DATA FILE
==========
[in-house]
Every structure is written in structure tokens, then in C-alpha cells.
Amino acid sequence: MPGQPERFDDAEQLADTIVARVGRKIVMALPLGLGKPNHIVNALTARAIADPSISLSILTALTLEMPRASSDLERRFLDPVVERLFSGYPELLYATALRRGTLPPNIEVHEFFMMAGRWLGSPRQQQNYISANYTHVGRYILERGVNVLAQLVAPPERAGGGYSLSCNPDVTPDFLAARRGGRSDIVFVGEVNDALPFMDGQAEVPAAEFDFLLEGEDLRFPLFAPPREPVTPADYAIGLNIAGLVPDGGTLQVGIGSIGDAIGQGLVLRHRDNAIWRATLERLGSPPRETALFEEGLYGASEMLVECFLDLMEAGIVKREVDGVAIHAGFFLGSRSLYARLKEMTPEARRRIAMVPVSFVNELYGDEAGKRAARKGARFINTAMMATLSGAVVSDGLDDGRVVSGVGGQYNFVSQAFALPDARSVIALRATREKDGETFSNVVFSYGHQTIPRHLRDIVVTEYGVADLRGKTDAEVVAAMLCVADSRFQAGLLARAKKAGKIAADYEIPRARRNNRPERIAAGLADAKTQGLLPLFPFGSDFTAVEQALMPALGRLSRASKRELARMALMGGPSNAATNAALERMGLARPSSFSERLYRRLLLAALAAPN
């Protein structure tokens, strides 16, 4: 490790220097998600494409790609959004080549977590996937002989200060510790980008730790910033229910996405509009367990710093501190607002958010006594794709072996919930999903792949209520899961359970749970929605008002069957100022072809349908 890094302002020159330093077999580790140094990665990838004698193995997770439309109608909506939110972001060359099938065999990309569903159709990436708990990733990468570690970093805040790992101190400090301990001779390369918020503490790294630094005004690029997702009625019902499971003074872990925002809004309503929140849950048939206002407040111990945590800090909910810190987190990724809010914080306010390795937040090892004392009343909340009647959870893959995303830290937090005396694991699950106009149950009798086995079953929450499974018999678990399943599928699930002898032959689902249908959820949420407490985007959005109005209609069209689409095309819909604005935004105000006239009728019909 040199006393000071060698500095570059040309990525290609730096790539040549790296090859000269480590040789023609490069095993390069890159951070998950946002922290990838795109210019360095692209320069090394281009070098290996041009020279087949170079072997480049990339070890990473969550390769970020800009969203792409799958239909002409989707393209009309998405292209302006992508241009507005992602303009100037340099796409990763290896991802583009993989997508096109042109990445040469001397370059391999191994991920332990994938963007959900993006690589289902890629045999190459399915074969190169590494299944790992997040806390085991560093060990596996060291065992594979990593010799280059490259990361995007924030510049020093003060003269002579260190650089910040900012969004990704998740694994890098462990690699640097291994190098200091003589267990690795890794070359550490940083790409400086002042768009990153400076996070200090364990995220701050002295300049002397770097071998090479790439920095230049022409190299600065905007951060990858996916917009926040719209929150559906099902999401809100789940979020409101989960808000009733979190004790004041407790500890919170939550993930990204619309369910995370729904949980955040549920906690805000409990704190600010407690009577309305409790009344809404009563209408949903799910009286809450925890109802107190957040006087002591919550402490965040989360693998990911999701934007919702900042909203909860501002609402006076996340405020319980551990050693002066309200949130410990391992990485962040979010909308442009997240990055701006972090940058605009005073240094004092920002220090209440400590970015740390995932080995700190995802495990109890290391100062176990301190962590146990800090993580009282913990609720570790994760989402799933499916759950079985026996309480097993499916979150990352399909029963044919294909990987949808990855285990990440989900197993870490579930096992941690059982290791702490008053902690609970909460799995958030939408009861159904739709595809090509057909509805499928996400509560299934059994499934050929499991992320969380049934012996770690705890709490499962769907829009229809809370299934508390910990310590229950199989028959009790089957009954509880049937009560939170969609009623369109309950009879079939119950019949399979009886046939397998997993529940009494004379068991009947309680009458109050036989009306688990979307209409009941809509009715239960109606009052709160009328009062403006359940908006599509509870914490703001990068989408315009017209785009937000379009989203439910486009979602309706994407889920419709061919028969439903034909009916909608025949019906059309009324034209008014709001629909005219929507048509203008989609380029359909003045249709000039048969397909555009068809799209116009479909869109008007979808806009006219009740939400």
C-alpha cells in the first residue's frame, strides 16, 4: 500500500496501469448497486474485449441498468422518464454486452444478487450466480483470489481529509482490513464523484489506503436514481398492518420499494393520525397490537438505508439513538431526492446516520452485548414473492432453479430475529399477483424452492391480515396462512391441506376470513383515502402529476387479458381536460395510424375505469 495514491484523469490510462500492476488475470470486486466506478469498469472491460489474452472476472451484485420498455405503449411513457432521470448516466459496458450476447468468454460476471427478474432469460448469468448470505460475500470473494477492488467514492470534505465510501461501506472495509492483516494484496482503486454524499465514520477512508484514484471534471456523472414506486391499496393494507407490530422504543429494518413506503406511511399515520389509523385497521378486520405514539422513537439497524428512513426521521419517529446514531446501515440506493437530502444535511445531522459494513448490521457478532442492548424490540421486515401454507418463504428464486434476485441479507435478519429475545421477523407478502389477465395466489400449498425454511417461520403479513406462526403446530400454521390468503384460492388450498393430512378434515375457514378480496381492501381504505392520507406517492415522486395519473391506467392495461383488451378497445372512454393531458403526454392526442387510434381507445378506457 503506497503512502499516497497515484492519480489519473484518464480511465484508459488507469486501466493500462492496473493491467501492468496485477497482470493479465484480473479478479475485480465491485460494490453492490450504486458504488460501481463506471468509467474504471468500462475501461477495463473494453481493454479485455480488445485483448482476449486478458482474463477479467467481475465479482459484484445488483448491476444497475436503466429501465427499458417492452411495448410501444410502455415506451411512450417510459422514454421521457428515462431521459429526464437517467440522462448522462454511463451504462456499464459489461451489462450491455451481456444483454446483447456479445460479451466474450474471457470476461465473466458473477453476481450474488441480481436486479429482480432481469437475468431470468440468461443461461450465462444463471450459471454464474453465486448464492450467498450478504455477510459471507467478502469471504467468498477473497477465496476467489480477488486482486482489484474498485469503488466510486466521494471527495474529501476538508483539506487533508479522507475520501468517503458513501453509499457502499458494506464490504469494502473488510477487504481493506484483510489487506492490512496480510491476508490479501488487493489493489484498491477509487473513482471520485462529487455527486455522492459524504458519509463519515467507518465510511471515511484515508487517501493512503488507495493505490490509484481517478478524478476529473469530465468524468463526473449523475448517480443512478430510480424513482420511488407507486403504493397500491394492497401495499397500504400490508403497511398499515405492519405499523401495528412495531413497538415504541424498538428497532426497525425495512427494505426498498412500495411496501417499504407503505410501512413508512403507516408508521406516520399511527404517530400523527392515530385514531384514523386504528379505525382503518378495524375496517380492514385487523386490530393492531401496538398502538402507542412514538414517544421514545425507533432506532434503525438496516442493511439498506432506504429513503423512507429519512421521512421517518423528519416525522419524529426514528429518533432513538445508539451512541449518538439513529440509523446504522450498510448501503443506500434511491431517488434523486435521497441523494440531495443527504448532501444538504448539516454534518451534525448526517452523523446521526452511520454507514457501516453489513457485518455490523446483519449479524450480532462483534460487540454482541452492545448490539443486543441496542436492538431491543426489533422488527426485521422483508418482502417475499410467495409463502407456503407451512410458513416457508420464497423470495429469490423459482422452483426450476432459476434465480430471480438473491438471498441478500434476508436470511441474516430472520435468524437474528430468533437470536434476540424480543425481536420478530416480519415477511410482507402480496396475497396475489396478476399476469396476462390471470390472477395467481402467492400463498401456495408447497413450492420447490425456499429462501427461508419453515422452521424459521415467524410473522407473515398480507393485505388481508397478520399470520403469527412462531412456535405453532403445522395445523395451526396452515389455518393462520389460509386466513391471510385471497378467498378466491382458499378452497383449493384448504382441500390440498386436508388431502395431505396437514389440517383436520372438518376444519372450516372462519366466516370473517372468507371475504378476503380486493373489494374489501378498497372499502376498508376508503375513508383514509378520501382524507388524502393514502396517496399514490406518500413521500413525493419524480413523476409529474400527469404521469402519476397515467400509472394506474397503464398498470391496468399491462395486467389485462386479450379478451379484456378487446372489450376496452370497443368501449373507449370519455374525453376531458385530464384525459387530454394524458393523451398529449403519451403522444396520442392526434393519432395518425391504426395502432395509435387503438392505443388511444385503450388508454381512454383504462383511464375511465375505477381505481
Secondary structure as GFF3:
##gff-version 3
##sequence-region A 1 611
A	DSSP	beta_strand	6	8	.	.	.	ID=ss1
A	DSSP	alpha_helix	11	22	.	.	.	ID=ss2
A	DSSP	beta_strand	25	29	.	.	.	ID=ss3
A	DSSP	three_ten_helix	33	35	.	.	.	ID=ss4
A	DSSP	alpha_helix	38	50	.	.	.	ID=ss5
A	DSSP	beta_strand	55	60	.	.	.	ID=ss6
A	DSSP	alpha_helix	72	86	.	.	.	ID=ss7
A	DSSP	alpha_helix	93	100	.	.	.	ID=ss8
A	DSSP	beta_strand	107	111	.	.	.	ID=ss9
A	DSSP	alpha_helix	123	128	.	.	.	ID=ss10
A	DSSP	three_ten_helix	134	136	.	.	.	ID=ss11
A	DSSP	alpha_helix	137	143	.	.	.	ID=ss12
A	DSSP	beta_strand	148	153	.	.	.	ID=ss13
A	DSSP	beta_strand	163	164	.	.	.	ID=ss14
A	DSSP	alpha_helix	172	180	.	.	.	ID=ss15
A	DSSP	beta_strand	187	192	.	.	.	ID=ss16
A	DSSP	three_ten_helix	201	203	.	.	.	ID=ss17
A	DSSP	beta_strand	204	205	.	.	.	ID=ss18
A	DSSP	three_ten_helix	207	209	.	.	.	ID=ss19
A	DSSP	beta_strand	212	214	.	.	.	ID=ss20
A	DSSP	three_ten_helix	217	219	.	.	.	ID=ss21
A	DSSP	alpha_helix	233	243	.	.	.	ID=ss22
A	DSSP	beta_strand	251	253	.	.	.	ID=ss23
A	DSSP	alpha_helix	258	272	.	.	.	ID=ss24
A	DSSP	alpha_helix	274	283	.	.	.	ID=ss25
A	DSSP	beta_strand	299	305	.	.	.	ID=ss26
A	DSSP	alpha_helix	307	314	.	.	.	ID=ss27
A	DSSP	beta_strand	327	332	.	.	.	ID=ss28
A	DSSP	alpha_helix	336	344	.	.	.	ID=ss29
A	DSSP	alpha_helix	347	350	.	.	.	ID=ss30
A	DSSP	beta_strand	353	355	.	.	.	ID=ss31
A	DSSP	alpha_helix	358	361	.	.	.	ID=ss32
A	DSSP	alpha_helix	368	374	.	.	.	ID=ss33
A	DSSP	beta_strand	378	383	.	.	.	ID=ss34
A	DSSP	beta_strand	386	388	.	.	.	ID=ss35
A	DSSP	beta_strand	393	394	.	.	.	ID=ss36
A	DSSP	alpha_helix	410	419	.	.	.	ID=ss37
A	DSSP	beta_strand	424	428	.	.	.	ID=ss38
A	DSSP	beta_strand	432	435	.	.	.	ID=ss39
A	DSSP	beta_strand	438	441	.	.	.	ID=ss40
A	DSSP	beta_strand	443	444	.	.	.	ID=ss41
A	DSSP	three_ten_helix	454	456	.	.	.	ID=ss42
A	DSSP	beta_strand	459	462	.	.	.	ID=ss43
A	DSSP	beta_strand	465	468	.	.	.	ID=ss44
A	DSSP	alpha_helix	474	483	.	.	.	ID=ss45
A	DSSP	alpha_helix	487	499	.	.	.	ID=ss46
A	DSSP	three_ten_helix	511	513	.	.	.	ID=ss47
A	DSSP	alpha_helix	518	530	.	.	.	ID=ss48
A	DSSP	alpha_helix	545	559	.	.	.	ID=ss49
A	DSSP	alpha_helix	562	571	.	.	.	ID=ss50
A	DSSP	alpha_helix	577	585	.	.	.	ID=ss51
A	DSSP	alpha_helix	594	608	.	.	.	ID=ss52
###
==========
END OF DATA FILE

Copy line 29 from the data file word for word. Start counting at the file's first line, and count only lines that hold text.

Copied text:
A	DSSP	three_ten_helix	217	219	.	.	.	ID=ss21